St.Cruz, Puerto Ayora

In the last decade since Tom as here the town has lost much of its atmosphere and become more money-orientated. Plentiful shops and tourist places along the foreshore. A very greedy Port Captain and shipping agents who try to beef up the already heavy fees announced. DO NOT believe that you need an agent to clear as the port captain will try to make you believe. There is no rule for that and sailors who insist can easily save lots of dollars by filling in their own entry forms just as in the other Galapagos ports. The port captain may also tell you that you cannot visit Floreana or Isabella. In spite of that we were assured by those port captains and other disobedient yachts that they were very welcome at both locations. But yachts mean income and St.Cruz doesn't like to part with the business. Don´t let them discourage you! If you see the port captains on arrival in Isabella or Floreana, they will welcome your visit.

The best places of the anchorage in St.Cruz are now fully taken over by resident fishing boats and day tour operators. As a result the visiting yachts are left with the rolly spots far offshore. We got unlucky and slept like in a roller coaster for 5 nights. The boat became unusable and on the 38 ft Bavaria "Sanuk" the 45Lbs CQR anchor was bent heavily. Commuting with the 50cent taxi boat each time was as good as training for navy seals can become. MIZ MAE still bears the marks of the taxi-boats. Shopping and fuelling up was accordingly very difficult and St.Cruz has become what must be Galapagos worst anchorage for yachts in any sense.

Unfortunately, this town has most of the shops, supplies, fastest Internet Cafes and medical centres. However, fuelling up with diesel and gasoline is better done on St.Christobal or Isabella with jerry cans from the gas stations. The fuel was reported clean from all gas stations, but there are fuel barges as well we have little confidence in. Best fresh food supplies can be found on Saturdays at the two open air markets out of Puerto Ayoras centre. Go really early for good prices. Good, well priced beef available.

There are some shoemakers opposite the old market who repair also dive fins, canvas and awnings, but no sails. Three shops like Bodega Blanca and the fisheries supplies offer almost every yachting gadget you can wish for. FedEx and DHL are in town at bearable prices. Please note that fresh produce and restaurants are almost double the price as on Isabella (limited supplies) or on St.Christobal (best shopping!). Ask the taxi boat drivers for help to locate fruit and vegetable, they always have a friend somewhere.

Tours on St.Cruz are not cheap, but there is a wide range of them to all islands and for all tastes. We recommend seeing North Seymour with its hatching Frigate birds and Blue Footed Boobies. Many of the animals in Puerto Ayora have disappeared. Only a few hardy sea lions are left. We believe pollution and heavy boat traffic may be the reason. But there is still the fantastic Darwin Station, which is very well worth a visit!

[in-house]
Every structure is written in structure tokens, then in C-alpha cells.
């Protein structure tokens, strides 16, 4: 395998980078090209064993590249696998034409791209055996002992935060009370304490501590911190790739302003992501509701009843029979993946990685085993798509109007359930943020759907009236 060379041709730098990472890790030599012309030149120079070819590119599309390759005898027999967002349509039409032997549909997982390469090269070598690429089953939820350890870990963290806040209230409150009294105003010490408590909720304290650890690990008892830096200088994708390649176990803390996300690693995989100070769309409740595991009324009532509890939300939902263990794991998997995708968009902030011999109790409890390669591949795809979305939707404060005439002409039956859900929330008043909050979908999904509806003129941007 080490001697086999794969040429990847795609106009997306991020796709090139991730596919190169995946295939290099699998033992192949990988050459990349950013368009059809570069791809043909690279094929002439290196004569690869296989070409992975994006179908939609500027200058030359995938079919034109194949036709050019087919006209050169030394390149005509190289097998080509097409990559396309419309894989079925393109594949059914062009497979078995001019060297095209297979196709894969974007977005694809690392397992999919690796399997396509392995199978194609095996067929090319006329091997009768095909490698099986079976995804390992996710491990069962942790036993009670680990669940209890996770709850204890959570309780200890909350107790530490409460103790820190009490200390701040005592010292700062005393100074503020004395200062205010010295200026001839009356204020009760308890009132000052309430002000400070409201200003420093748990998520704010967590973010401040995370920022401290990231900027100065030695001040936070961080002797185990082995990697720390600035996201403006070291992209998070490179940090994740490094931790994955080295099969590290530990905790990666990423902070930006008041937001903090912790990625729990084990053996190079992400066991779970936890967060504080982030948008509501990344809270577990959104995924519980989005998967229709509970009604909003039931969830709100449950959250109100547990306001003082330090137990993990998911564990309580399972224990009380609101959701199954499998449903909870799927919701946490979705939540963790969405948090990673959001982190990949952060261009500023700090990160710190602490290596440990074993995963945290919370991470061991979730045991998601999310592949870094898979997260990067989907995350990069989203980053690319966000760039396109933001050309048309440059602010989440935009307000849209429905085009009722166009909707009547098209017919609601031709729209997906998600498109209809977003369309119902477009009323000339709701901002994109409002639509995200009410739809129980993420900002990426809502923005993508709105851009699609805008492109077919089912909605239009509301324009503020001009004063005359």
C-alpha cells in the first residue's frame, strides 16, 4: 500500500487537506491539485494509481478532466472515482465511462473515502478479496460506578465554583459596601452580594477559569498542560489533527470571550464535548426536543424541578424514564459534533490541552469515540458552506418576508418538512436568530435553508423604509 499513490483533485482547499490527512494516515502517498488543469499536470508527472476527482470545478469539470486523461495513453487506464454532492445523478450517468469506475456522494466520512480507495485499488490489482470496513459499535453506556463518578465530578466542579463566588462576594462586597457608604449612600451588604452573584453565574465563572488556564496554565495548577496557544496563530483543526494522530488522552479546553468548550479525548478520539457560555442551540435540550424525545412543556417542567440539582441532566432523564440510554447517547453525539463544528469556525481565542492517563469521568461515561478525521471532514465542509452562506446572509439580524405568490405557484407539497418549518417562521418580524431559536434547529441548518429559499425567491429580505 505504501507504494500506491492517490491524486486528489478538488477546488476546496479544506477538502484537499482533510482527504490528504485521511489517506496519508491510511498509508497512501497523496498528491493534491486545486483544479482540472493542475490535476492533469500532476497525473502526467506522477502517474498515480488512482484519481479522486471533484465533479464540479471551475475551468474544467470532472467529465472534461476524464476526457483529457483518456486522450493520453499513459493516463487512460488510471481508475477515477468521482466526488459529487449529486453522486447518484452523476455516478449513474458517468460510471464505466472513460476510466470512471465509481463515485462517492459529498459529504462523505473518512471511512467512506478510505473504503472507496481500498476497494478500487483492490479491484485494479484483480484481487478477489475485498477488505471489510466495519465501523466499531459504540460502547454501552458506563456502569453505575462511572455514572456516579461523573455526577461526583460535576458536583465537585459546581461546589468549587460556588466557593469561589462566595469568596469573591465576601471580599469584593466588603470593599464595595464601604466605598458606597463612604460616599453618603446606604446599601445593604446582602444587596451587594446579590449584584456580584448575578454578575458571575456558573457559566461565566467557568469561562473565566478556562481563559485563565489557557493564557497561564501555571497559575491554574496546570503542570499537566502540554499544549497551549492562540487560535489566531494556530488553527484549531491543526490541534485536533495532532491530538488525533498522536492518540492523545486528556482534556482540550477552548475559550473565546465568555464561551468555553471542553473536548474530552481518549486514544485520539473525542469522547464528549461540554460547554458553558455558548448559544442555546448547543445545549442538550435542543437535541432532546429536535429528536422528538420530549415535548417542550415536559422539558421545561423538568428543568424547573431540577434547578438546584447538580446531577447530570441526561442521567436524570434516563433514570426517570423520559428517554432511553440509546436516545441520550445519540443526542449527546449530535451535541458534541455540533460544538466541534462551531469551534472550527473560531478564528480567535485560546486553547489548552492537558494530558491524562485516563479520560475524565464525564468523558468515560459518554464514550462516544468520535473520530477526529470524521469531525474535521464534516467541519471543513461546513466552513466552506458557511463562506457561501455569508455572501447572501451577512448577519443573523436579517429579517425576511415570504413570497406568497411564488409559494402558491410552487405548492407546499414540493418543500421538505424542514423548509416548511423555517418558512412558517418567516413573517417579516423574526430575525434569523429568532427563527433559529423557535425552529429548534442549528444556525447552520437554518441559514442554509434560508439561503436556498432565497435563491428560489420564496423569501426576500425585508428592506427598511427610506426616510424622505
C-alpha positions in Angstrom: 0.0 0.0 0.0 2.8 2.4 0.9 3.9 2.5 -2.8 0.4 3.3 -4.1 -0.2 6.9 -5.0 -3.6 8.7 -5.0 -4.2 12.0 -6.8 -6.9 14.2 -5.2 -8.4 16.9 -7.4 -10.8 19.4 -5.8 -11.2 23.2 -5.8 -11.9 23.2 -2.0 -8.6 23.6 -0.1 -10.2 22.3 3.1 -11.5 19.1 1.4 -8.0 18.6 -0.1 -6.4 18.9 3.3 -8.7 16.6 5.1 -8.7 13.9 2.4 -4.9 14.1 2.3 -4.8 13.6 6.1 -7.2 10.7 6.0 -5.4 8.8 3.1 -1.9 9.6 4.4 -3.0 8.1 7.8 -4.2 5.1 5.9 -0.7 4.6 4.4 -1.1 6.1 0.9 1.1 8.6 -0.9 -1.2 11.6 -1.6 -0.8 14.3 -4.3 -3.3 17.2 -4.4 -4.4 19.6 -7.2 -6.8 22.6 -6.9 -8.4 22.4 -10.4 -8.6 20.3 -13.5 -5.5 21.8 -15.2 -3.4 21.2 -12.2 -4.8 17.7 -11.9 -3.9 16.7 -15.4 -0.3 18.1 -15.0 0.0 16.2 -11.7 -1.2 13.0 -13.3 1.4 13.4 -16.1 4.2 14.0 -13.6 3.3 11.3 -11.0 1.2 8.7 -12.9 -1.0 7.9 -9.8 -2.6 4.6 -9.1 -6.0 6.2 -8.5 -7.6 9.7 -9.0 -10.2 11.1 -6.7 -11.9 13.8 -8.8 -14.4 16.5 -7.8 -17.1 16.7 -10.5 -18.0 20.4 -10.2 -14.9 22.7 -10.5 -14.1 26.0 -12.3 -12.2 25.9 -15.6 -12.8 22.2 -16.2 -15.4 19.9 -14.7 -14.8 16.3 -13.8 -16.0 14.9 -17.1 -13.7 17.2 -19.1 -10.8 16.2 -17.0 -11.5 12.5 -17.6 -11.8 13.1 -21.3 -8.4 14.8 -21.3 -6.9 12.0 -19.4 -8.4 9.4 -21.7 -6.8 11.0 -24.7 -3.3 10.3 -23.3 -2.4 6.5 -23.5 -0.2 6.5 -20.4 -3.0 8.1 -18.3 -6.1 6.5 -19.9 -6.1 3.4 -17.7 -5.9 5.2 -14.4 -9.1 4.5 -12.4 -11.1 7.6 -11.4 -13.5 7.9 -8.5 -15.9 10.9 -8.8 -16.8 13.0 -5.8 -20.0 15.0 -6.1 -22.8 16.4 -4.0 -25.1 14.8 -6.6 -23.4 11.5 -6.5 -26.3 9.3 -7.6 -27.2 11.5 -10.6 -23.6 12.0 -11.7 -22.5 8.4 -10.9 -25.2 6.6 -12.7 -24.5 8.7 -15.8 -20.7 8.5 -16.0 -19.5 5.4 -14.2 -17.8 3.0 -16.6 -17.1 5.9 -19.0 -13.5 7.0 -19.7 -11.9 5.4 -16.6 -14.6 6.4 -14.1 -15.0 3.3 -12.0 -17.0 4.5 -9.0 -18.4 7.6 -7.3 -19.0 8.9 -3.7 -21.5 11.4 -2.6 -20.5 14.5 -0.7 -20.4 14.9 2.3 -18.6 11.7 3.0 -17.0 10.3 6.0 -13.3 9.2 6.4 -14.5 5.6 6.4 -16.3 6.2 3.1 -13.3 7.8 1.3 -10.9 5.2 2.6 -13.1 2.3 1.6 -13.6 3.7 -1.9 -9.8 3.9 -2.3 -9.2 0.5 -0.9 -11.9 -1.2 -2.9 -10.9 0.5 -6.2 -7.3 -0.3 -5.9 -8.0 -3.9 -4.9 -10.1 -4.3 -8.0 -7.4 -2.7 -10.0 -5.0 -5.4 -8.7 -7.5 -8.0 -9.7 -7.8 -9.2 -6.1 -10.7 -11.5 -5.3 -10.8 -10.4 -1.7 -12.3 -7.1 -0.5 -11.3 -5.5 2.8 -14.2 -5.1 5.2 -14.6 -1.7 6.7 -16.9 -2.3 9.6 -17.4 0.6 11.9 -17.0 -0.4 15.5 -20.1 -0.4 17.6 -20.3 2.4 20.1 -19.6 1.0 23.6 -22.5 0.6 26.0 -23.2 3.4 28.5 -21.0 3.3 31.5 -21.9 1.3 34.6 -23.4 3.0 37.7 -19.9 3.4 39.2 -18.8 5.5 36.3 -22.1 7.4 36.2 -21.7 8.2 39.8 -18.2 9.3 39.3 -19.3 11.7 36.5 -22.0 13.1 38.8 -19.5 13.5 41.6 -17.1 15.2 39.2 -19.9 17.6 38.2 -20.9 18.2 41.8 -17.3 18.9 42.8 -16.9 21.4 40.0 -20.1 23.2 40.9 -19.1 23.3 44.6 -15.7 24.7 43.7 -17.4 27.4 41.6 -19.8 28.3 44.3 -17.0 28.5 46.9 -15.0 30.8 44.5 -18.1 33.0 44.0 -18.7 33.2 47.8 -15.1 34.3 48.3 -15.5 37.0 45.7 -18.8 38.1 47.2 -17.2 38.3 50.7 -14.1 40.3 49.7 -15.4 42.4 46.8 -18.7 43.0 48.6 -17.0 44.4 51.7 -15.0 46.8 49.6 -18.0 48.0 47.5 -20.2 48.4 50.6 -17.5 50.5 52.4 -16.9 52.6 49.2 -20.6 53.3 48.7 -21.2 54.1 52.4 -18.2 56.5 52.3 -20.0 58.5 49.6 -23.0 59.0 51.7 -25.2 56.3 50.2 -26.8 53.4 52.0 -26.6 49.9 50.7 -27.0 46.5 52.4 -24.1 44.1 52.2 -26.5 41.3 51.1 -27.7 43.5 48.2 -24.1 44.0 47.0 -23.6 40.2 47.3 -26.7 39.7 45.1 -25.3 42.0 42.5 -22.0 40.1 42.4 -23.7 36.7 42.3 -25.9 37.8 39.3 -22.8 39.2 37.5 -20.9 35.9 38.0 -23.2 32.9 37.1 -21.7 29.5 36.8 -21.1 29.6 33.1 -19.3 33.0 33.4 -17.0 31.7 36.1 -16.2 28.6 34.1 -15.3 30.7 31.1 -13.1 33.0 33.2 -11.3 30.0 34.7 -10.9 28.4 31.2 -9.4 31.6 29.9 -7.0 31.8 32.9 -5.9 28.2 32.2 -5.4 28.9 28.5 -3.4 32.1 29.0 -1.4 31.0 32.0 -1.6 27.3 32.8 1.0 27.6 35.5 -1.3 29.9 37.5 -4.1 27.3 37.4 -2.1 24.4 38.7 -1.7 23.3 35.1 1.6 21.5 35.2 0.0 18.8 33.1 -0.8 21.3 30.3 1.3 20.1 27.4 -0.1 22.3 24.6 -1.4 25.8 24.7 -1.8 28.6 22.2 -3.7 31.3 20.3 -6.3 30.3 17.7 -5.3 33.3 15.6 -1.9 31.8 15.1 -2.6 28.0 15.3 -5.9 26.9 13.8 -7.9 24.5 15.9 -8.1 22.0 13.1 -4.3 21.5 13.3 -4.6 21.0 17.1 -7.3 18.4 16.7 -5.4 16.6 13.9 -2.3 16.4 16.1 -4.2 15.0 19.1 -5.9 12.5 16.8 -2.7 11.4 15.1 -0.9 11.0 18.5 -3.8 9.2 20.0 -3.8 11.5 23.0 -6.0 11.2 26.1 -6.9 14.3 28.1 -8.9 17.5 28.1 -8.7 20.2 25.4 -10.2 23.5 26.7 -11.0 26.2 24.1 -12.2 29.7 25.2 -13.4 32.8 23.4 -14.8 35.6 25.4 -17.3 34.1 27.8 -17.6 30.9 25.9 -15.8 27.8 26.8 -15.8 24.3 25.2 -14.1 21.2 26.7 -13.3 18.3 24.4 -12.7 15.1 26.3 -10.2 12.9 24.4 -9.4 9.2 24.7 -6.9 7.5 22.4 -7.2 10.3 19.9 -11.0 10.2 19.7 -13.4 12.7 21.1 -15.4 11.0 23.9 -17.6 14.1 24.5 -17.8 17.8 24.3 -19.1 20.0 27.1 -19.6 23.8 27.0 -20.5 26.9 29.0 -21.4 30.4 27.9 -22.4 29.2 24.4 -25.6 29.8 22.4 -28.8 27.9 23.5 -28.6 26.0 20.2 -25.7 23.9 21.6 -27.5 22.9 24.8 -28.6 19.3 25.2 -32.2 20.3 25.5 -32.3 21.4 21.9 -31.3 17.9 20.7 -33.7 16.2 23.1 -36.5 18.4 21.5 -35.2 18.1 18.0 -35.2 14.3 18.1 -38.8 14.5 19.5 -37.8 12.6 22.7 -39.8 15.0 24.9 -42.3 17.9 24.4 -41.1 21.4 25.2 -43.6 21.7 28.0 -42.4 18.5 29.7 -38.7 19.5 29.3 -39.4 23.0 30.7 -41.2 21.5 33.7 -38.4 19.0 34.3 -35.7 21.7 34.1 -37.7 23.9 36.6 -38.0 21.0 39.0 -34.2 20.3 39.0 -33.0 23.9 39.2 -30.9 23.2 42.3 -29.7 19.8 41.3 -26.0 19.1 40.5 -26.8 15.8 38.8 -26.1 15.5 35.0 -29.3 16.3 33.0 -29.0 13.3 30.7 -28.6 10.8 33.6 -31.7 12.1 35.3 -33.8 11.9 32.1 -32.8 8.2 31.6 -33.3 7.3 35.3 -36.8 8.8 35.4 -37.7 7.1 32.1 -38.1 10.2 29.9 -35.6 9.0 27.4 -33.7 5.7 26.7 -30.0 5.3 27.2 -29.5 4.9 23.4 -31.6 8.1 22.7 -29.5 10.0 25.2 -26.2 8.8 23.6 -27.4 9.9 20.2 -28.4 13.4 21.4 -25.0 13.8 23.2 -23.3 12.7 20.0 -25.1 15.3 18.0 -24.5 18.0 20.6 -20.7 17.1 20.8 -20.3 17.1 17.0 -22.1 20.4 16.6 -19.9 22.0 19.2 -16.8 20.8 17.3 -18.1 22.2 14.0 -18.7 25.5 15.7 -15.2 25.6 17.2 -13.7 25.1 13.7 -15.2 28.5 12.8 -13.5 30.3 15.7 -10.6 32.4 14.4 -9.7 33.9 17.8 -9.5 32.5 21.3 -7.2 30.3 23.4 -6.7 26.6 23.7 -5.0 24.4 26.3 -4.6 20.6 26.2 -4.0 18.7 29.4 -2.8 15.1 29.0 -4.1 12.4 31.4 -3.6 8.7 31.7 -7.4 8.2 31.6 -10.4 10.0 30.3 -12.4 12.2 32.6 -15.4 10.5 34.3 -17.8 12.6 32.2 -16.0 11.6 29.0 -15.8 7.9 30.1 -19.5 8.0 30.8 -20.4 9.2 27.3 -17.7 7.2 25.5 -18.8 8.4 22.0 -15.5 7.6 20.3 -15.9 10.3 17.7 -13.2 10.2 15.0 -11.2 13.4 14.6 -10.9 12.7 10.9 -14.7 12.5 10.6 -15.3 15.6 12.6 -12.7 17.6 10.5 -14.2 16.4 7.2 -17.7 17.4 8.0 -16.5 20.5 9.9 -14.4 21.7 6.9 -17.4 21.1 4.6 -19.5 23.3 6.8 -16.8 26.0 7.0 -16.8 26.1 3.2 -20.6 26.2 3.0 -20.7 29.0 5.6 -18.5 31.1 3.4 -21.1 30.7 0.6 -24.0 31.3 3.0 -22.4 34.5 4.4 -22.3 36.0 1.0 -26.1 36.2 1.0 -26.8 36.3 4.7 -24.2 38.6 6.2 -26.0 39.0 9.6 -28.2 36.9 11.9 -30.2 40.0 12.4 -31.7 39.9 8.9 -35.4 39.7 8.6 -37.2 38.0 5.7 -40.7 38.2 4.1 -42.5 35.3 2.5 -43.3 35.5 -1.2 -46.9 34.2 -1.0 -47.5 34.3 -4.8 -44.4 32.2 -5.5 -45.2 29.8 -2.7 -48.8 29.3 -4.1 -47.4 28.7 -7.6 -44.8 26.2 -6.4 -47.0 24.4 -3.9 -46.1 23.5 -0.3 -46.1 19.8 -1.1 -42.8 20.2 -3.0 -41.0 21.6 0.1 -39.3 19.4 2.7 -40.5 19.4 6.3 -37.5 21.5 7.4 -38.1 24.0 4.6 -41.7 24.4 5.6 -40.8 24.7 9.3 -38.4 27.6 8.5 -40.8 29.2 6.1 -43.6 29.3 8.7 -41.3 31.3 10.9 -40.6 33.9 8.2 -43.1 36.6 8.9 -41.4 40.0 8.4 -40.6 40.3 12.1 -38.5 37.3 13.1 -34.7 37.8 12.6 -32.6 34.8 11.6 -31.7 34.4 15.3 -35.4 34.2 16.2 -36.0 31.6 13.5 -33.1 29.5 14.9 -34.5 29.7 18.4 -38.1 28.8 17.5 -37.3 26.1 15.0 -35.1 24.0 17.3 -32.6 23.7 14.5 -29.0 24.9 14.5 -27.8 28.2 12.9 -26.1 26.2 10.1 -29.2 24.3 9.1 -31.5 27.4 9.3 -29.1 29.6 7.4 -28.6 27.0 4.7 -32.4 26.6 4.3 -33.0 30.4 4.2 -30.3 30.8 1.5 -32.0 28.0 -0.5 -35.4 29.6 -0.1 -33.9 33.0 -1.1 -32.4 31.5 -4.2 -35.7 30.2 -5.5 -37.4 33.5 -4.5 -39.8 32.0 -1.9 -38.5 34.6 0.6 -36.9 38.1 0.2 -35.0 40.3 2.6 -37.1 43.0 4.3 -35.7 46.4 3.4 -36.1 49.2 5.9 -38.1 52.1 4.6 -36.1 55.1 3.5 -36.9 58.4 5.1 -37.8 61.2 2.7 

Isla Isabella

The best protected anchorage allowed to yachts. Nighttime approach not recommended. CMAP out with 0,4 miles East-West. Horizontal Chart date applies. Stay at least 2 miles away from the natural wave breaker when approaching from the south. There are breakers over shallow 3 mtr spots. Head for the white sand beach far west of the town. One mile before arriving to the beach turn slowly to starboard/NE and then E to pass between two large red and green marker buoys. Leave the red one to starboard and head for the large yellow mooring buoy reserved for military vessels at the harbour entry. Find a place amongst the other yachts in 2-6 meters and DO NOT go to deep into the bay as tempting as it may look at first sight. There are shallows and rocks suddenly coming up, even dangerous when riding your rubber duck to the beach and loading dock. The anchorage is occasionally exposed to light rolling, which can be prevented with a stern anchor.

It´s a 15 minute walk to "downtown" from the dinghy landing. Some people warn that there should be no loose items in your dinghy left behind, not even the fuel hose! Laundry place on your right before you come to town. The port captain is friendly, so are the tour operators, all desperately looking for business. Limited fresh fruit and vegetable supplies when the ship was in, but plenty of meat and bread available. There is little Saturday market close to the "Albatross" internet place. Slow internet access at 2 locations for 2 US/hour. Difficult to get cash in town. Diesel (1,03 US/GallonUS) and fresh water in jerry cans. 1 US for the taxi to go to the gas station and the same amount back. No safe dive tour operators available. But full day tours on horseback onto the volcanoes. Call Joseph or Antonio on VHF Ch 16 for bookings. Or make reservations on VHF CH 14 with Alfonso for the long boat ride of your life, through heavy breakers into the most amazing lagoon to also swim with the sea lions and admire lava arches. They all speak reasonable English and can be found at the respective hotels like i.e. the Hotel St.Vincente.

There is a boat channel out of the anchorage leading south. Find your way through the shallows for good snorkelling and to the concrete steps at the island sheltering the anchorage. There is a circular path over the island where you can see a lot of animals including penguins, sea lions and seaguanas. You need no guide or fees for this. Great pastime!

There is a very cosy beach bar called the "Yacht Club" right by the dinghy landing under the trees. Cold drinks and nice lunch at 3 US. Reservations for dinner appreciated. Sailors love it. Lots of other little restaurants with live music in the village. This place is known for its musical scene and well appreciated by the lifestyle people of the Galapagos.

Lilly Vedana, Thomas Müller

Yacht MIZ MAE in April/May 2005

www.mizmaesailing.de